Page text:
Astrophotography: The Journey of a Budget-Friendly IT Professional


Time to read 3 min

When it comes to hobbies, we all have our preferences. Some prefer to read, some prefer to travel, and some prefer to stargaze. And when it comes to stargazing, there's nothing quite like astrophotography. But let's be real, it can be an expensive hobby. Luckily, our protagonist found a way to enjoy it on a budget. 

Meet our hero, an Information Technology Professional living in the fast-paced city of New York. While his career kept him busy during the day, he always had a passion for astronomy. It all started when he was in high school and his older brother gifted him a telescope. He was excited but didn't know how to make the most of it. Living under Bortle 4 skies, he only managed to look at the moon and planets. What a waste of dark skies, he thought.

But he didn't give up. Over the years, he invested in more equipment, including Fujinon binoculars, nebula filters, a TeleVue telescope, and an 8 inch Dobsonian. He became immersed in astronomy but still only practiced visual astronomy. 

As with many visual astronomers, he eventually became interested in astrophotography. But with a limited budget, he had to get creative. He started with wooden barn door trackers with 12V stepper motors and 35mm film cameras. He even used gas-hypered film, which is no longer available anywhere and would be considered ancient in this day and age.

But he didn't stop there. He progressed to a modified Canon DSLR camera and slightly better mounts. He experimented with a low-cost one-shot color CCD camera attached to a 135mm Canon lens. Living under Bortle 8 skies near New York City, he continued his astrophotography experiments.

As an IT Professional who spent almost 9 hours a day looking at computer screens, he noticed that astrophotography required quite a bit of time in front of a computer screen processing images. This was one of the main reasons why he took long breaks from the hobby.

M17 by Meade DSI CCD camera
M17 - This was taken with the Meade DSI CCD camera, attached to a canon 135mm F/2.5 lens, set at F/4. A stack of 87, 2.8 second exposures. Stacked using Nebulosity‘s drizzle feature.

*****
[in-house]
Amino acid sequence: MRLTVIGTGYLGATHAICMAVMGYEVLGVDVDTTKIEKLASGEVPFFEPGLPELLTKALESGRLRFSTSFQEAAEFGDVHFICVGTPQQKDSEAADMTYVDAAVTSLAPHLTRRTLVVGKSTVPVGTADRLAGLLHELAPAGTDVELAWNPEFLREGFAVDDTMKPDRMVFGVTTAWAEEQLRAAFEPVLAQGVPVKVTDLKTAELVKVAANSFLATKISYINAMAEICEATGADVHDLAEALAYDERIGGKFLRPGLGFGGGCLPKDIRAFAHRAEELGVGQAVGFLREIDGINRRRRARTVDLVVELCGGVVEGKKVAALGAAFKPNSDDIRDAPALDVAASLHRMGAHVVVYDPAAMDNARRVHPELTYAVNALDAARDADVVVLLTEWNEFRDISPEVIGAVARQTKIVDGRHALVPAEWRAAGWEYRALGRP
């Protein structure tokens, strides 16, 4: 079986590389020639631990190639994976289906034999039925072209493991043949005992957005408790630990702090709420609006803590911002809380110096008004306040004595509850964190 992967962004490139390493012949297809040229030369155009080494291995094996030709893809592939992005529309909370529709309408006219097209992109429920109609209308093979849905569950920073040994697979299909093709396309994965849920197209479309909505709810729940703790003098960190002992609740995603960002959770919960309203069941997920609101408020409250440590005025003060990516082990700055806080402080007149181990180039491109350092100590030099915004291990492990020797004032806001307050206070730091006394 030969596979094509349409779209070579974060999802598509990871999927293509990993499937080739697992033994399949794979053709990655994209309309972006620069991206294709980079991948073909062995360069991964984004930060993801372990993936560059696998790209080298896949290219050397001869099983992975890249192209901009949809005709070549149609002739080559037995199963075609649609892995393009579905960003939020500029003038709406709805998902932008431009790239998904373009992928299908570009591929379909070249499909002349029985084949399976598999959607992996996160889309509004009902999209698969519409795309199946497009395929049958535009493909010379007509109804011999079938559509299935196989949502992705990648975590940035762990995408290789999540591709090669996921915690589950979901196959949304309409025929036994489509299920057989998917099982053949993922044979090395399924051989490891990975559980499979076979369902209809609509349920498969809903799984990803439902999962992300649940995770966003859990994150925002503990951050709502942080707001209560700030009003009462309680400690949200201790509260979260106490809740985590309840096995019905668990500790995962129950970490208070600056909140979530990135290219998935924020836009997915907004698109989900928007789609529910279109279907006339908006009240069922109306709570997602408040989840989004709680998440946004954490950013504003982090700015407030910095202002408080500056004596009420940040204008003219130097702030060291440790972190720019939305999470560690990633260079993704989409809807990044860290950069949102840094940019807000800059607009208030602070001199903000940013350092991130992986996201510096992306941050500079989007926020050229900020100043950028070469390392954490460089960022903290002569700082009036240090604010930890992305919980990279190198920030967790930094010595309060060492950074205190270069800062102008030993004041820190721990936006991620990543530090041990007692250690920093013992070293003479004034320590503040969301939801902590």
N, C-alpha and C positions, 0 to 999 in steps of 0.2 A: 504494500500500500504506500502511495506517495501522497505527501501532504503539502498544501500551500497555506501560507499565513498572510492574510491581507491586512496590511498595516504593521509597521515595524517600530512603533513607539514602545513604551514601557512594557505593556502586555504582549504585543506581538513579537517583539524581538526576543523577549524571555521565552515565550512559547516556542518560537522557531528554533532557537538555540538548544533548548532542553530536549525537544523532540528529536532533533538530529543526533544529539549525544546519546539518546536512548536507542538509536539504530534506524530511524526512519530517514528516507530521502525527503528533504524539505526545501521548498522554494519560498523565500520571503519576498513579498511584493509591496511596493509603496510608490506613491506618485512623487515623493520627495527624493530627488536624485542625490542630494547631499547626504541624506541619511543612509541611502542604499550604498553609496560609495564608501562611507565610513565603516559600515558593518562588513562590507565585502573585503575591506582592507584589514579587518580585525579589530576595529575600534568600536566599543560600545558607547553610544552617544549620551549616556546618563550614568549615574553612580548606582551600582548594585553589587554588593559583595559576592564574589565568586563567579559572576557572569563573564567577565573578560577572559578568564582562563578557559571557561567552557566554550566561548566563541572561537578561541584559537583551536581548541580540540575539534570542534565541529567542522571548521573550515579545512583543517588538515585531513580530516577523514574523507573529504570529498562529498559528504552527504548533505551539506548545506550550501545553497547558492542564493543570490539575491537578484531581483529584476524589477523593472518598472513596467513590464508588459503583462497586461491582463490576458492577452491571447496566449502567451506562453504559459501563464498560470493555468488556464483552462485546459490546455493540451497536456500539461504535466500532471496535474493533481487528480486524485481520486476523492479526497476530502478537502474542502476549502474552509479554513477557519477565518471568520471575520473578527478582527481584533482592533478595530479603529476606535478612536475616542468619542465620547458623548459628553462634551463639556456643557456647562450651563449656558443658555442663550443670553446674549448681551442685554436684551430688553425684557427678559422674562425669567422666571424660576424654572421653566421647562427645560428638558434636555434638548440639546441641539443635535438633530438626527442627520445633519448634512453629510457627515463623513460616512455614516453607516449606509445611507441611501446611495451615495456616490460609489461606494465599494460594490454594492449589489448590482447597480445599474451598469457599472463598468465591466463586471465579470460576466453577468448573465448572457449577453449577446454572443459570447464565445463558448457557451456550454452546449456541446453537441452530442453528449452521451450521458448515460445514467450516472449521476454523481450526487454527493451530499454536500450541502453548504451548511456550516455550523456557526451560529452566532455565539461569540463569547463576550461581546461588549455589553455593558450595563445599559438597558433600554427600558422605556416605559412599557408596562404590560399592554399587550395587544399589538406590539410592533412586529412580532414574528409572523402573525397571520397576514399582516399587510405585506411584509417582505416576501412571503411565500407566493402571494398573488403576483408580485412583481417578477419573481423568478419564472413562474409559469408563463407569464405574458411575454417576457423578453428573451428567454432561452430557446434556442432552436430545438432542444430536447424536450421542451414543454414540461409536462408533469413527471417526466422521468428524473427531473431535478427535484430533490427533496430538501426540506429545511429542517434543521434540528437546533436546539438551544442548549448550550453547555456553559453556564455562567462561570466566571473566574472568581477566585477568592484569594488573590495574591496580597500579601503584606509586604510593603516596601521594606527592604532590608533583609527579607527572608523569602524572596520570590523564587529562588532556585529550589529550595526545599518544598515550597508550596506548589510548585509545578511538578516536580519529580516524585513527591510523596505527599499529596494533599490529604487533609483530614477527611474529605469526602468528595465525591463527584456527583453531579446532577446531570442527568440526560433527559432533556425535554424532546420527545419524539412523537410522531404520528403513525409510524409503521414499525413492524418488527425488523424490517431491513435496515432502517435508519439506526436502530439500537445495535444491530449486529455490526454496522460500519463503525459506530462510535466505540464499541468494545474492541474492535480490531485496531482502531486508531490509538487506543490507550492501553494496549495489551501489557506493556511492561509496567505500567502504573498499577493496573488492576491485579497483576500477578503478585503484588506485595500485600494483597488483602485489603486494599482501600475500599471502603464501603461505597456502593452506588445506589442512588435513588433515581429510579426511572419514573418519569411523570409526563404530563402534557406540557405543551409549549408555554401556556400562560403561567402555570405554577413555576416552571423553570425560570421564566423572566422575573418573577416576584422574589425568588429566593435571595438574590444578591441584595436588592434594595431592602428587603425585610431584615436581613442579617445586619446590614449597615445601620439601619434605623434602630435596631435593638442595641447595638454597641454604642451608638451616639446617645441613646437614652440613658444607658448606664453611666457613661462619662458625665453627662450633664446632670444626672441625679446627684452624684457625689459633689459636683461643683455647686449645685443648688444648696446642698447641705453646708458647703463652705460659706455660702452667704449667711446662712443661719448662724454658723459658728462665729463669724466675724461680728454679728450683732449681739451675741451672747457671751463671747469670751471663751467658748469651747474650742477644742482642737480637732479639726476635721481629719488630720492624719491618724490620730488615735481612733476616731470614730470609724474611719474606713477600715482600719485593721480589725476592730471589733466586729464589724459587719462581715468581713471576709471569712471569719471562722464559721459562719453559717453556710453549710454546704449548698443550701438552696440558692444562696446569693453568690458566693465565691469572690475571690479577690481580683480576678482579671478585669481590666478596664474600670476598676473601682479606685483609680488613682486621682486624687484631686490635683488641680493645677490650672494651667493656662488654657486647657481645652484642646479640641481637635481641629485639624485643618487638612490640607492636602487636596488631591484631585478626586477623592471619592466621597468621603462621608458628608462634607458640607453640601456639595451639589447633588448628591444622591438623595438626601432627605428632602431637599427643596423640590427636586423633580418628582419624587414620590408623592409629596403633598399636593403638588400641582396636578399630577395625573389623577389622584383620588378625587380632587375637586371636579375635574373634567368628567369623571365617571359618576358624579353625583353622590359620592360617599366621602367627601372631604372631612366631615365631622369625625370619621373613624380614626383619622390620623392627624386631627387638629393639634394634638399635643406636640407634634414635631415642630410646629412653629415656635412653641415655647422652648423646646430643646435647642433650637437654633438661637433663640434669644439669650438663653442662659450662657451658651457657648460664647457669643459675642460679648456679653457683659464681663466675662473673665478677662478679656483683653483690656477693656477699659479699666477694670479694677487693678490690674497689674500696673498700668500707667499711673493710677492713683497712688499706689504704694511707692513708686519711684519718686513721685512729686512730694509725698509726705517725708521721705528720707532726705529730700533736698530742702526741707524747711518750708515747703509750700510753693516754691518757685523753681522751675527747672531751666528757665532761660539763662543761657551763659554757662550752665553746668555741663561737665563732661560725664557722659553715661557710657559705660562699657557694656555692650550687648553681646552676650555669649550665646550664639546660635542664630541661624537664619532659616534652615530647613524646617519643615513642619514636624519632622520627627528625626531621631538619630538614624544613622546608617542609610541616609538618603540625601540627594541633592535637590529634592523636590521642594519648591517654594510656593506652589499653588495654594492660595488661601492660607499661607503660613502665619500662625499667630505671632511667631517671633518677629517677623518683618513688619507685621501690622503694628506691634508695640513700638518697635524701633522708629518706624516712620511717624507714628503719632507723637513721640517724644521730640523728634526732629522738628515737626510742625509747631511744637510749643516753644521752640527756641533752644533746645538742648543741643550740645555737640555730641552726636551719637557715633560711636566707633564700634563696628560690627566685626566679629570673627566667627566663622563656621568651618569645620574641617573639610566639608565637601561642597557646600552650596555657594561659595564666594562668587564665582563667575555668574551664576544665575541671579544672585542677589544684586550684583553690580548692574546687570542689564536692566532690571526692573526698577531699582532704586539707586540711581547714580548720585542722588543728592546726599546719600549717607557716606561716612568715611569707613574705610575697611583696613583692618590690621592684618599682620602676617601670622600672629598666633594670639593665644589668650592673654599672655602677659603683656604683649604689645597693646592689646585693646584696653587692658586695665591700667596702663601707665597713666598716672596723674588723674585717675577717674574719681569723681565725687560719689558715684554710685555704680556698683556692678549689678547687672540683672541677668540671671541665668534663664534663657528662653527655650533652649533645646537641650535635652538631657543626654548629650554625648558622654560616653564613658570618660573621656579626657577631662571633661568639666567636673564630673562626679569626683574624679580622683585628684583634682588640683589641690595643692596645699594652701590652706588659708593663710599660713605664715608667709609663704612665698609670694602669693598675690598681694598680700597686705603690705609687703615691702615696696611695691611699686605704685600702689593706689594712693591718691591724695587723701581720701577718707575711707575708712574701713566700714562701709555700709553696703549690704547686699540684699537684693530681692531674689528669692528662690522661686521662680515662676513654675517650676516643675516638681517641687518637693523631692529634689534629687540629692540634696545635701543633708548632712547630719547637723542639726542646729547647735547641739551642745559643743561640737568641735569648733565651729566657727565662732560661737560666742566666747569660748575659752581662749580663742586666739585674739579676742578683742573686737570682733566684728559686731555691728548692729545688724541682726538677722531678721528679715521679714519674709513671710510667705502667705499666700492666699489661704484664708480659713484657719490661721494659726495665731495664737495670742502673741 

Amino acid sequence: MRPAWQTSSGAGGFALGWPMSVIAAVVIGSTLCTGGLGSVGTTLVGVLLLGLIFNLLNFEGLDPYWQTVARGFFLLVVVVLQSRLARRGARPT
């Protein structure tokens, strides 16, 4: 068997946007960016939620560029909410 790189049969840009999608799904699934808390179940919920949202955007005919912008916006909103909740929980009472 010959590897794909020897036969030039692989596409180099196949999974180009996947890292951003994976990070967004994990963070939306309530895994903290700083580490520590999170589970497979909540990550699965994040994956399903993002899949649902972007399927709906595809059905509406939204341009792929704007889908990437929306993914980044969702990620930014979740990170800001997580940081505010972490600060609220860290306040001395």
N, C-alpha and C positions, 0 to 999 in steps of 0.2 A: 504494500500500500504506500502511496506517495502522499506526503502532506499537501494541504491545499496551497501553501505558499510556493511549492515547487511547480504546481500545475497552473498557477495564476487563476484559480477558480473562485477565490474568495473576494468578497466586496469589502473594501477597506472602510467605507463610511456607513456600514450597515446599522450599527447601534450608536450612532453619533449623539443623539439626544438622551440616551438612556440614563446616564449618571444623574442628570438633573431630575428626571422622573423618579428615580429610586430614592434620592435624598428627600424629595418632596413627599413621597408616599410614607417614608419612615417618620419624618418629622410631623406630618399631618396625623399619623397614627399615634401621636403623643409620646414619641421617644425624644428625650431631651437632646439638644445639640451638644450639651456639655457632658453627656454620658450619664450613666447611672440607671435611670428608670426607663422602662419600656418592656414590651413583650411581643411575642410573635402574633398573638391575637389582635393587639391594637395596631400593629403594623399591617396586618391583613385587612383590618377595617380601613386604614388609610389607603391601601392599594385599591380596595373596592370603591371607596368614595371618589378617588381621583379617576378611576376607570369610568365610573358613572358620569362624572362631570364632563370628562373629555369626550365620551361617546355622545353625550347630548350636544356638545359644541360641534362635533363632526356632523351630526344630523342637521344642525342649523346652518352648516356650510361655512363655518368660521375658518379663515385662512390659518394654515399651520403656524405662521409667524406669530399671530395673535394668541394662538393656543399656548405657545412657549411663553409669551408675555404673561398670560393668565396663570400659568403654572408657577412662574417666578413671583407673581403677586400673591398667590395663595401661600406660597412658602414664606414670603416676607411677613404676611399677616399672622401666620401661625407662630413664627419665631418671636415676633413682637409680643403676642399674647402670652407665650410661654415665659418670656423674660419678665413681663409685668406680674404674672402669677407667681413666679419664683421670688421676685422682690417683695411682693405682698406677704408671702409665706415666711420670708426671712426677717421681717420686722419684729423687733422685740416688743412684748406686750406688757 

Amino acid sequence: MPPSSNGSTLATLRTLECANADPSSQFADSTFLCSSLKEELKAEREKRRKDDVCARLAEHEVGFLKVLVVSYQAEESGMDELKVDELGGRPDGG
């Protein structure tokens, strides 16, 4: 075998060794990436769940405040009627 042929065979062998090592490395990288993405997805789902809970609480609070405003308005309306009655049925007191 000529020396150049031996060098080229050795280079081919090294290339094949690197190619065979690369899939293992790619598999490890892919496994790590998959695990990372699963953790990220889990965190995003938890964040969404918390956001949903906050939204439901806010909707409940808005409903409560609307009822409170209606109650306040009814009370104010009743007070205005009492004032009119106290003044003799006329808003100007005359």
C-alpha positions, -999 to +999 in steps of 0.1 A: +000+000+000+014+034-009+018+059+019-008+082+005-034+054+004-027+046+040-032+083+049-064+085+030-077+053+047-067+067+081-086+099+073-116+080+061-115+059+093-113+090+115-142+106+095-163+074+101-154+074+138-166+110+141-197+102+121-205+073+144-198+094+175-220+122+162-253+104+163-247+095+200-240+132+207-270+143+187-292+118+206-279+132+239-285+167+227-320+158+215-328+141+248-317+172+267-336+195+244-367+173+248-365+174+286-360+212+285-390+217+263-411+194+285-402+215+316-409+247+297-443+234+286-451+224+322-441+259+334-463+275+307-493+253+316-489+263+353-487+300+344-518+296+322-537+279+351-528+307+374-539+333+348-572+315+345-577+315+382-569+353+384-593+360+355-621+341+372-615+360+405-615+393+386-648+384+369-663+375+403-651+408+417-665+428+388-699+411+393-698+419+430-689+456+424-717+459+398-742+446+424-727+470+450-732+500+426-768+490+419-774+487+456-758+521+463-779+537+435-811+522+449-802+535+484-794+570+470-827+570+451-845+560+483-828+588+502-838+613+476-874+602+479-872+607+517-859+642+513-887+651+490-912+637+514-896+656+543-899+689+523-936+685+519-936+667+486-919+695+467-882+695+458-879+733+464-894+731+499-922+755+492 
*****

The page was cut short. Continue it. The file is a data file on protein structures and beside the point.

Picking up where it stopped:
40 sub exposures of 13 seconds each, with Ha modified Canon T3i DSLR (on wooden barn door tracker).

But then he discovered The Dwarf 2, a smart telescope that changed the way people enjoy astrophotography forever. He saw the images people were taking with it and knew he had to have one. With The Dwarf 2, he could take beautiful images that only required a little basic cleaning up directly on his cell phone. 

What he appreciated most about The Dwarf 2 was how it was like having a tiny robot doing his astrophotography for him. He also loved the wide fields of view it provided, which comfortably framed many of the larger deep sky objects where other smart telescopes could not.

With The Dwarf 2, there was no need for heavy tripods or large telescopes. No polar alignment or hooking up to a laptop screen was necessary. Calibration frames and stacking of individual frames were not needed because The Dwarf 2 did it all for him.

Now, whenever he leaves The Dwarf 2 outside in the backyard to do its imaging, he walks back into the house with a big smile on his face saying to himself, "I love this thing!" He even claims that anyone who's done traditional astrophotography before will seriously appreciate The Dwarf 2.

It's safe to say that our hero has come a long way from his first telescope. With The Dwarf 2, he's able to enjoy astrophotography on a budget without spending too much time in front of a computer screen. Smart telescopes like The Dwarf 2 have truly changed the game and made astrophotography accessible to more people than ever before.

So if you're an aspiring astrophotographer on a budget, take inspiration from our hero and get creative. Who knows, you might just discover the next game-changing product in astrophotography.

M31 - 150 subexposures of 15” each. Taken and stacked by The Dwarf 2. Minor post processing.

For more of Al Milano works, check his Astro blog Urban Astronomy.